Losing pallets in a supply chain can be a costly business and even the expert pallet pooling companies can lose sight of the ball, as Brambles, owner of the Chep brand, found to its embarrassing cost a few years ago when it lost track of 14 million timber pallets. Losing plastic pallets can be far more costly as their initial costs exceed timber four or five fold. There are, of course, ways to reduce these losses, including RFID tags and colour coding, usually two toning, or by using one of the leading pallet pool operators, like Chep and LPR.
One company to use colour coding successfully is the Scotsman Publications, who ordered 330 two-colour medium weight pallets from Goplasticpallets.com. Previously, the Scotsman used timber pallets but health and safety considerations motivated them to change over to plastic. This meant that problems with splinters, nails, sharp edges, mould and other handling issues no longer arose. Being completely weather resistant, they are also lighter than timber and easier to clean, but less easy to repair. Since using plastic pallets, the Scotsman has reported no losses.
Unlike timber, plastic pallet producers are innovating all the time. Goplasticpallets, for example, have just introduced into the UK its APB 1208 LSNR, a pallet that nests, stacks and racks. A standard truck can hold up to 33 stacks of them piled 35 high, so ensuring minimal space wastage in storage and transit. When racked, these pallets will take a 400 kg load.
The debate of plastic versus timber will continue to exercise minds but the overall consideration is that the application usually decides the choice. Generally, food companies prefer plastic to timber for hygiene reasons but on green issues timber has the edge on plastic.
Plastic may also be preferred in automated warehouses, where consistent, precise tolerances and lack of nail/damage problems means less trouble for the automated stacker cranes. One household name retailer found at least 10% of its timber pallets had to be rejected owing to quality issues which prevented them being used by the stacker cranes. Chep and LPR wood pallets, however, are sturdy, well made and within tight tolerances.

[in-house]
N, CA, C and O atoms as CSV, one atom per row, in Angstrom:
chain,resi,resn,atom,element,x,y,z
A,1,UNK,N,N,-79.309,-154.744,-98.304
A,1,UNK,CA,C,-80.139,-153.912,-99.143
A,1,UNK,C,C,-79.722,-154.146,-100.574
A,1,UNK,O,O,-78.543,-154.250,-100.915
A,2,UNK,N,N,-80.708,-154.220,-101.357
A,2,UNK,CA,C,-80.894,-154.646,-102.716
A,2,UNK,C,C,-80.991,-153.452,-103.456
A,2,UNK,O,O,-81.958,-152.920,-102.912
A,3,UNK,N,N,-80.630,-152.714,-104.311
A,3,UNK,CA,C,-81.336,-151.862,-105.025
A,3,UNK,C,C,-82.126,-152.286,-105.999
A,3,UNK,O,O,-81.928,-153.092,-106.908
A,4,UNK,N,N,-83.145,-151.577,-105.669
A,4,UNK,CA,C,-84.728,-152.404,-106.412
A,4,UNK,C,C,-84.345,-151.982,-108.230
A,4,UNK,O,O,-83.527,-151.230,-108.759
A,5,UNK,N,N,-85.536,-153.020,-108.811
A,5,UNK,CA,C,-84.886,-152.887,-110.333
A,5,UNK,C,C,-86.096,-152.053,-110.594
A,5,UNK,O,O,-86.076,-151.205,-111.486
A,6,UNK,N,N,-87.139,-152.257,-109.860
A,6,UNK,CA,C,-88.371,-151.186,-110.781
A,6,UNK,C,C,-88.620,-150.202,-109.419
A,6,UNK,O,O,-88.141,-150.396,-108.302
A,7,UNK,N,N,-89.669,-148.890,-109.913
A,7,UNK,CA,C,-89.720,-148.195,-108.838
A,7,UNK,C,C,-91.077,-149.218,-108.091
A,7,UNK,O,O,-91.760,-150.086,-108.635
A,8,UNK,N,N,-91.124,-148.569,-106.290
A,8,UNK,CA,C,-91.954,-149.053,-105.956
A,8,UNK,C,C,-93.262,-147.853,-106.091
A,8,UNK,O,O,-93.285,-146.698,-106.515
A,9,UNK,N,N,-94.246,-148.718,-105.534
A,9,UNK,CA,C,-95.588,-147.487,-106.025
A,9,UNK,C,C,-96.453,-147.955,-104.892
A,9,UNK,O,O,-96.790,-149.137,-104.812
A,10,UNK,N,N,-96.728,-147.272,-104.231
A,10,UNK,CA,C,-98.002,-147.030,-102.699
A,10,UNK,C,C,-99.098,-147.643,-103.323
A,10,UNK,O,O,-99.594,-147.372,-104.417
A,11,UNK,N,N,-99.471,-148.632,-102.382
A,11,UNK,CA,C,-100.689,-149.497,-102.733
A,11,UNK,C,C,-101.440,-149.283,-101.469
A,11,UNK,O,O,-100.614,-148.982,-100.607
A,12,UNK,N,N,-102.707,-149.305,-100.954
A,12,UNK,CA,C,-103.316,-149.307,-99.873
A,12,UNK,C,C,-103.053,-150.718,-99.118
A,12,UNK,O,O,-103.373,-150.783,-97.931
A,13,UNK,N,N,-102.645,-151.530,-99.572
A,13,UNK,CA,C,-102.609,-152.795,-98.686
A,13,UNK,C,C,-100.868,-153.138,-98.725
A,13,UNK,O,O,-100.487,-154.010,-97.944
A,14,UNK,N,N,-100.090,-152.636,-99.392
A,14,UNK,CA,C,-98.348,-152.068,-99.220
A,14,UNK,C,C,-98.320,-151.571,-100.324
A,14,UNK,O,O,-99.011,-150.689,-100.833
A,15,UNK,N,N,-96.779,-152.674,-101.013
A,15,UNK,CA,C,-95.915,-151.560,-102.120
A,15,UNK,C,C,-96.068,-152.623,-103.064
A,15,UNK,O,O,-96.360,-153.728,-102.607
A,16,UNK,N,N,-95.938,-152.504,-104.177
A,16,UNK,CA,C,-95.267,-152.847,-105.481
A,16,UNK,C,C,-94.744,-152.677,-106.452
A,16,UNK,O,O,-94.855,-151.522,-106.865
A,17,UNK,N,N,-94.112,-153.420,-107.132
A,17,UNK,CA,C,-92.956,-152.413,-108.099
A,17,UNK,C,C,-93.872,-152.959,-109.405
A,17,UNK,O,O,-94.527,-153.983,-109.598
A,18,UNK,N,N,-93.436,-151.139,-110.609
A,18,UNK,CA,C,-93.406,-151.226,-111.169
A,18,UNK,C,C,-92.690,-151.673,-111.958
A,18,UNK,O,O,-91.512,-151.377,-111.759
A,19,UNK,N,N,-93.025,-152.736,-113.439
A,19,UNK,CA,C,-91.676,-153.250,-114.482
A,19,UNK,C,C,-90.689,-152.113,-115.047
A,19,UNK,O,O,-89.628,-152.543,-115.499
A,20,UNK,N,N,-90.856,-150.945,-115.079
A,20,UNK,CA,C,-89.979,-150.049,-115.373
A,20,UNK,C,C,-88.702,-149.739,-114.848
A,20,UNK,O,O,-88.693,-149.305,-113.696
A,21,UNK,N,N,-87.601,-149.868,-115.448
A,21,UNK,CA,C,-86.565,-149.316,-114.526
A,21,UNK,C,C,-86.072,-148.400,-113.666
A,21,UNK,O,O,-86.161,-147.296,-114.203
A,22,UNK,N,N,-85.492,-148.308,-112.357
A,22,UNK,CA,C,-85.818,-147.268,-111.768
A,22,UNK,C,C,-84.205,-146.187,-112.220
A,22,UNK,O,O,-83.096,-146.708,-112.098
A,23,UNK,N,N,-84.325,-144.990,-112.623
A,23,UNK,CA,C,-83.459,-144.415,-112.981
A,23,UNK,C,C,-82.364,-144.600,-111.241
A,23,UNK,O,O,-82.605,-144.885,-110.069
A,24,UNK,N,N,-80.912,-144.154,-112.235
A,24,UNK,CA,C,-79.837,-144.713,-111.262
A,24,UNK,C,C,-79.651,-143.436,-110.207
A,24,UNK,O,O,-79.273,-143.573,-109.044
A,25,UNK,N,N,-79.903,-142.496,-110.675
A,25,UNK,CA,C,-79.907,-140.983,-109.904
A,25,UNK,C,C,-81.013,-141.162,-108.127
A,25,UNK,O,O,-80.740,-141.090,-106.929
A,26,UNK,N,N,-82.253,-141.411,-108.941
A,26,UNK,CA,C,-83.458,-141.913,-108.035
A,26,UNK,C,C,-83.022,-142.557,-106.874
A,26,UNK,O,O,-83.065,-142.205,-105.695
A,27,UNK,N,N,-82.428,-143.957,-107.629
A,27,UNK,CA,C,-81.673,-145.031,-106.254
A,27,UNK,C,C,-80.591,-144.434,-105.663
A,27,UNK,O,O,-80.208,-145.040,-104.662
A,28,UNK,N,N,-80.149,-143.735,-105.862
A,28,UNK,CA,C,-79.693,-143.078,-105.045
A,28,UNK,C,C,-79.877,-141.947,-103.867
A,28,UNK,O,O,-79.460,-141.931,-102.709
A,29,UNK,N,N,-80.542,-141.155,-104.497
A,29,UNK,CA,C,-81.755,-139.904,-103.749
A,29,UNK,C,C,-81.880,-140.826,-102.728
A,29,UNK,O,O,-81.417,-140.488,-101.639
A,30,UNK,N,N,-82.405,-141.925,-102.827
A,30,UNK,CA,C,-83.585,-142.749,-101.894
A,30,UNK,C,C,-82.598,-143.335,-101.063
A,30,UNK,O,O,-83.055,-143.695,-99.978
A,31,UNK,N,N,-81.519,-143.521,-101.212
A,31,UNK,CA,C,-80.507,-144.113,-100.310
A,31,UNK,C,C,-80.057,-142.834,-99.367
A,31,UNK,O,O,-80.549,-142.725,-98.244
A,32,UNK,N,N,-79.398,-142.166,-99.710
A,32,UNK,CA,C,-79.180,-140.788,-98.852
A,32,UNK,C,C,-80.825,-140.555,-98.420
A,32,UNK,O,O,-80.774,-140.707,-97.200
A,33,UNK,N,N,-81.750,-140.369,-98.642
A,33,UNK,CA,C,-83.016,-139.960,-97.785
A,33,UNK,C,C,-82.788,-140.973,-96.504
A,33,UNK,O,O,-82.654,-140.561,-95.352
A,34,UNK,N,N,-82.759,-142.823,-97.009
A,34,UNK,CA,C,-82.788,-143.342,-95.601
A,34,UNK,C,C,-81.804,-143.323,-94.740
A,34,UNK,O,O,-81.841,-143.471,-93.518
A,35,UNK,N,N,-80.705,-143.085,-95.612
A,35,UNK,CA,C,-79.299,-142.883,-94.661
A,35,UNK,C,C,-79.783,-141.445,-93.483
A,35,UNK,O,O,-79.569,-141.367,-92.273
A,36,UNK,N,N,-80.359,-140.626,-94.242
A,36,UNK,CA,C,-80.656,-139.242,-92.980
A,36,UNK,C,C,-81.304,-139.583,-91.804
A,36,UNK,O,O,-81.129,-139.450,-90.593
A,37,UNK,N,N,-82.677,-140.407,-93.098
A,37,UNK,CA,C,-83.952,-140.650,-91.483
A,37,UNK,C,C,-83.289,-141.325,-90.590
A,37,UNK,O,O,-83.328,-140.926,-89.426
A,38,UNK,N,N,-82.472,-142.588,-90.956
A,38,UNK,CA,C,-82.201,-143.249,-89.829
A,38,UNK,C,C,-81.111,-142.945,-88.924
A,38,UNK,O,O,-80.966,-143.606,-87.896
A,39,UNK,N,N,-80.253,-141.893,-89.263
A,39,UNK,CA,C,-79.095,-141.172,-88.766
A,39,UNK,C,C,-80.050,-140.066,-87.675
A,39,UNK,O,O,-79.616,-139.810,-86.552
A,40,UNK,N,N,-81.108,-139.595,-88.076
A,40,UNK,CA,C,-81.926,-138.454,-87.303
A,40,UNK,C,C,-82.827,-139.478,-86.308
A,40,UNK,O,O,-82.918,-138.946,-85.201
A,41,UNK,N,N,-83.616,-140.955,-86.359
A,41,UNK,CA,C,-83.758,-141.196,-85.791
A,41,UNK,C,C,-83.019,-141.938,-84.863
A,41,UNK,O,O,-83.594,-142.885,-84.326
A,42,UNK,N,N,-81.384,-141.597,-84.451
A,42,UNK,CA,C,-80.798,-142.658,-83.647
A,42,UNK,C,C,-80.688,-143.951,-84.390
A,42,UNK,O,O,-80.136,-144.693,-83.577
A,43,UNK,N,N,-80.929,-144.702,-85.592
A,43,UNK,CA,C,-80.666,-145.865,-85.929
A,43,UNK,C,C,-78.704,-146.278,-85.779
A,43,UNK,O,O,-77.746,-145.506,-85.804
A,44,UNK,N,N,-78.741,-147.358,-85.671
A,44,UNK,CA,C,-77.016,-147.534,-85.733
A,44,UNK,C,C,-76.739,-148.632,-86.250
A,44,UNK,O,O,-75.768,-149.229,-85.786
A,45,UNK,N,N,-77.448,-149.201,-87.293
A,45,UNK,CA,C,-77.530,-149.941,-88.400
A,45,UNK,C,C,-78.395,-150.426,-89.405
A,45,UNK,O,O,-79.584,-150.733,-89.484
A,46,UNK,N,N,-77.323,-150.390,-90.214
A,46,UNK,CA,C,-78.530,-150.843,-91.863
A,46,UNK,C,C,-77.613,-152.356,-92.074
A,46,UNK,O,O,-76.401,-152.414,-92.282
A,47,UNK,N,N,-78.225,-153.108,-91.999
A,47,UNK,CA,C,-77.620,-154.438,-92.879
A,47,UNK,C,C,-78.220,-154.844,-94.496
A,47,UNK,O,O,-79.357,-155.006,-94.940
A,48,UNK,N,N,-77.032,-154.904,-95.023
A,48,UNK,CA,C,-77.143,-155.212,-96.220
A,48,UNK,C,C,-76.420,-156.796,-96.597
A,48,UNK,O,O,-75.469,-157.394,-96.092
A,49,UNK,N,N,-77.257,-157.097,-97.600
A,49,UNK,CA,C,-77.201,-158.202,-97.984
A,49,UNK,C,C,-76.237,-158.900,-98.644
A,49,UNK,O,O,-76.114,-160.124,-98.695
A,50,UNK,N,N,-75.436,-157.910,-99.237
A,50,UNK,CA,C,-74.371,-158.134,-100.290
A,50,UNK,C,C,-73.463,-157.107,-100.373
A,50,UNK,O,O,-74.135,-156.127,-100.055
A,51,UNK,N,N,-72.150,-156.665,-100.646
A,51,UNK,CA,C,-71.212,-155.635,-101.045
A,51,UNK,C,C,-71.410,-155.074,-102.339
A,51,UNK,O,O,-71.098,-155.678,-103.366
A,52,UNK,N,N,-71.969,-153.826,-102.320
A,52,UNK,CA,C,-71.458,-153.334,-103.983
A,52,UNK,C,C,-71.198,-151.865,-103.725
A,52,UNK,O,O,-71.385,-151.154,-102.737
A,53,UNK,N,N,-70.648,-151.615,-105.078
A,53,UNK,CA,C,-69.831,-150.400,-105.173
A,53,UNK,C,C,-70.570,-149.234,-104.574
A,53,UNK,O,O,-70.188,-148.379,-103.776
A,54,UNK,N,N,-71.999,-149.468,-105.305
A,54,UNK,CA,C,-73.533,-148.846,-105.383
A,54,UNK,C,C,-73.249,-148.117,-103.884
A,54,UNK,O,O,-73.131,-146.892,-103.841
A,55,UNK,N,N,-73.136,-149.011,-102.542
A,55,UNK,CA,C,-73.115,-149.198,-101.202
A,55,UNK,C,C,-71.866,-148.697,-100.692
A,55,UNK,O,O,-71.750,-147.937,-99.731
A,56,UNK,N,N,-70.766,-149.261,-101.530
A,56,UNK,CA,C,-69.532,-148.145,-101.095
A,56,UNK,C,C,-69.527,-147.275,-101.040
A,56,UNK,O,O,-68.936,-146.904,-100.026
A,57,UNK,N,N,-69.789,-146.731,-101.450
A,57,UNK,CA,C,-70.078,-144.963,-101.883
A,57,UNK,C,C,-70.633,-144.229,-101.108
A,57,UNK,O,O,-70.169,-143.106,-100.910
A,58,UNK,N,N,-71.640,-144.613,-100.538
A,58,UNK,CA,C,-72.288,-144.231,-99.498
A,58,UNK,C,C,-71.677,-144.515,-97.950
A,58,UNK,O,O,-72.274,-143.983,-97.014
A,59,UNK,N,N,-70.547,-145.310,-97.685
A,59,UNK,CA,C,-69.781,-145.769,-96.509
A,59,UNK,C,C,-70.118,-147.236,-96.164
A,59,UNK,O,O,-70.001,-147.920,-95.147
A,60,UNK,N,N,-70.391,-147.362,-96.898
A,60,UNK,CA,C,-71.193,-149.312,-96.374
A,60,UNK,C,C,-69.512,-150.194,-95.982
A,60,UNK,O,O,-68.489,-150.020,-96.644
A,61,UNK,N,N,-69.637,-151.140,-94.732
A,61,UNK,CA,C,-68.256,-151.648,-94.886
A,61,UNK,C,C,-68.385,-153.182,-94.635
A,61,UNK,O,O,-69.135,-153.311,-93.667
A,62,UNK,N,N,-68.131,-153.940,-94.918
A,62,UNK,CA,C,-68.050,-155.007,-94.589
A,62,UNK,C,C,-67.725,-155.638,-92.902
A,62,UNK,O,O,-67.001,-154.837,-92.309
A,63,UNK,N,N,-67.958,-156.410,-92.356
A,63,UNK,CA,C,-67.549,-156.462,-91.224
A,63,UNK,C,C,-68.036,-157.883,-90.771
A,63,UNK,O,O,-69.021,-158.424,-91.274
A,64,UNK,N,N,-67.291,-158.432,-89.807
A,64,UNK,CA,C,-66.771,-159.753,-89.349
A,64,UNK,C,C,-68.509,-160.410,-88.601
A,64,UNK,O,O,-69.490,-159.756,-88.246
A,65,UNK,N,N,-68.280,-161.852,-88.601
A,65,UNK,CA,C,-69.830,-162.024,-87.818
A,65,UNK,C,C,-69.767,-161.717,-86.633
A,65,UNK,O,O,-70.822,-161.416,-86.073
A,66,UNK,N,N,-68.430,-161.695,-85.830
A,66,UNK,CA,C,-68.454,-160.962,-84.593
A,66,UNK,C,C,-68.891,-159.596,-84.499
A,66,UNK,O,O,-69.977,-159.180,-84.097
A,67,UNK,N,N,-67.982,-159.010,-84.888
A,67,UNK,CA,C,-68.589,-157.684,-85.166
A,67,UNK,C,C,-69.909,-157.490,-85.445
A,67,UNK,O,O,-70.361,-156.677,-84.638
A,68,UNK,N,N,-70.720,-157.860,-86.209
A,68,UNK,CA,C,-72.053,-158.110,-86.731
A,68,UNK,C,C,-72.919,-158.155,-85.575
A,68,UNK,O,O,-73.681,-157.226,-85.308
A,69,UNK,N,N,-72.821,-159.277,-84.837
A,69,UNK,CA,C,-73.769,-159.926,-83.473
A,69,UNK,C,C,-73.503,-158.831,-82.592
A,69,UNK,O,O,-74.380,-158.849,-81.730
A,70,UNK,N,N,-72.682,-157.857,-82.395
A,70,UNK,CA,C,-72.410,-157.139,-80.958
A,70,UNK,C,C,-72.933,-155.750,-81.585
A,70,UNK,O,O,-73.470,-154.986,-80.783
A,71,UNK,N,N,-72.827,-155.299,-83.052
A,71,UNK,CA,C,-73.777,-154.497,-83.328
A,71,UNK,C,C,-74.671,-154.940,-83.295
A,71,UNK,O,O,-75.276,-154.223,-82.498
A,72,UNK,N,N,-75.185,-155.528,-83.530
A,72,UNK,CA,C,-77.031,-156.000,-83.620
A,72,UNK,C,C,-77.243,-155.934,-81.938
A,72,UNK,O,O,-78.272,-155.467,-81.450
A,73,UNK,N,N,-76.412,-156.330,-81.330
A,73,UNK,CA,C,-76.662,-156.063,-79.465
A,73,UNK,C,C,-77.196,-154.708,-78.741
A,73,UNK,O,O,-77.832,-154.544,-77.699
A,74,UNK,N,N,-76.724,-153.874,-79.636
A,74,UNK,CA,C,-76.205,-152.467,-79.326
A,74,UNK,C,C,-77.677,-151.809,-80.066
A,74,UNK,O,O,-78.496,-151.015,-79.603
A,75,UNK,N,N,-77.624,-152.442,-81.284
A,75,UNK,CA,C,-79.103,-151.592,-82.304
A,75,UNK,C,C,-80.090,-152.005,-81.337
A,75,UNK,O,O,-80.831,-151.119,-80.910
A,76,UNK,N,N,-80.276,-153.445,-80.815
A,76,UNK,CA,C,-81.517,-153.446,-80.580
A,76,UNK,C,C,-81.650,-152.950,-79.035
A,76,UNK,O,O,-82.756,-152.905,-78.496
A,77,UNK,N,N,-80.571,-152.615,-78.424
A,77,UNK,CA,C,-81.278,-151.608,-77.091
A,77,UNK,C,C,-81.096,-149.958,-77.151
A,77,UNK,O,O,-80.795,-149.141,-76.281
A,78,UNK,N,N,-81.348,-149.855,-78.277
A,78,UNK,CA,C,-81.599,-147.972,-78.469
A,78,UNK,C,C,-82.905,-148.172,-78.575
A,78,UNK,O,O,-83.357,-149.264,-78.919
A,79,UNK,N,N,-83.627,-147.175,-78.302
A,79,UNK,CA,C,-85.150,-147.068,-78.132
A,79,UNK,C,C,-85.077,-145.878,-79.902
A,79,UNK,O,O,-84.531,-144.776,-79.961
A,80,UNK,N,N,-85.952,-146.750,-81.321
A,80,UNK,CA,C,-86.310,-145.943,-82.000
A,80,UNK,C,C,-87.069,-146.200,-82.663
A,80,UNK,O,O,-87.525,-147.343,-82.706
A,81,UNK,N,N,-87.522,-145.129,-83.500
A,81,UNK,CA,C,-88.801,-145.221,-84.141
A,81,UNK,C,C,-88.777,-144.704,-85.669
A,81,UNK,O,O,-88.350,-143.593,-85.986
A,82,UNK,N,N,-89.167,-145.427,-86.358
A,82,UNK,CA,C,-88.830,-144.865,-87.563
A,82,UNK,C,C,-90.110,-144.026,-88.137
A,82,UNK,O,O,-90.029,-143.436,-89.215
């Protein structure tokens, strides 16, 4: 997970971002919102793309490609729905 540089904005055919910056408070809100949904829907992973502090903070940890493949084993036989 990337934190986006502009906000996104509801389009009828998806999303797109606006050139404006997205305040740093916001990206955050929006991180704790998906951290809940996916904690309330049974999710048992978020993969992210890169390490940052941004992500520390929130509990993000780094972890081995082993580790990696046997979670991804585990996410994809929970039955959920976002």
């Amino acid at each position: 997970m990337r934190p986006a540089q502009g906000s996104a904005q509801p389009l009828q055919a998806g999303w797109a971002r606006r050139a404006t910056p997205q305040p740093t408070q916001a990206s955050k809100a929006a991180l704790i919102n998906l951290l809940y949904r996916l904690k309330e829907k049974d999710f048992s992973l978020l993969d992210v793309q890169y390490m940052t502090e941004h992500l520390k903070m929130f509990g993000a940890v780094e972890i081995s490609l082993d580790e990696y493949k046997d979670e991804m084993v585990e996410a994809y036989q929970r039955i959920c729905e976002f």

But the fact is that pallets of both materials are morphing into other designs which cut down several layers of packaging and make handling much easier. Examples are roll container cages, trolley bases, pallet boxes, be they timber, cardboard, plastic or metal. These can be wheeled straight out of lorries onto shop floor display areas as point of sale aids. Sometimes, regarding small parts deliveries, pallets in all their forms can be replaced by trolleys loaded with small parts bins and wheeled straight from lorries to line-side assembly stations, where the empty trolleys are collected and returned to the supplier for future refills. This cuts out a great deal of unnecessary handling and frees up storage space.
Timber can and is still being used in food shop areas if they have been kiln dried but if a fungicide is used to treat them operators should be aware of the chemicals used. Toxic chemicals used in the past could migrate from the pallets through food wrapping and so contaminate food. As for plastic pallets, the use of deca-bromine as a flame retardant is subject to an EU ban, but Goplasticpallets is working on a fire retardant to meet the limited demand in the UK. This should be 100% safe, says the company, and details will be released in September.
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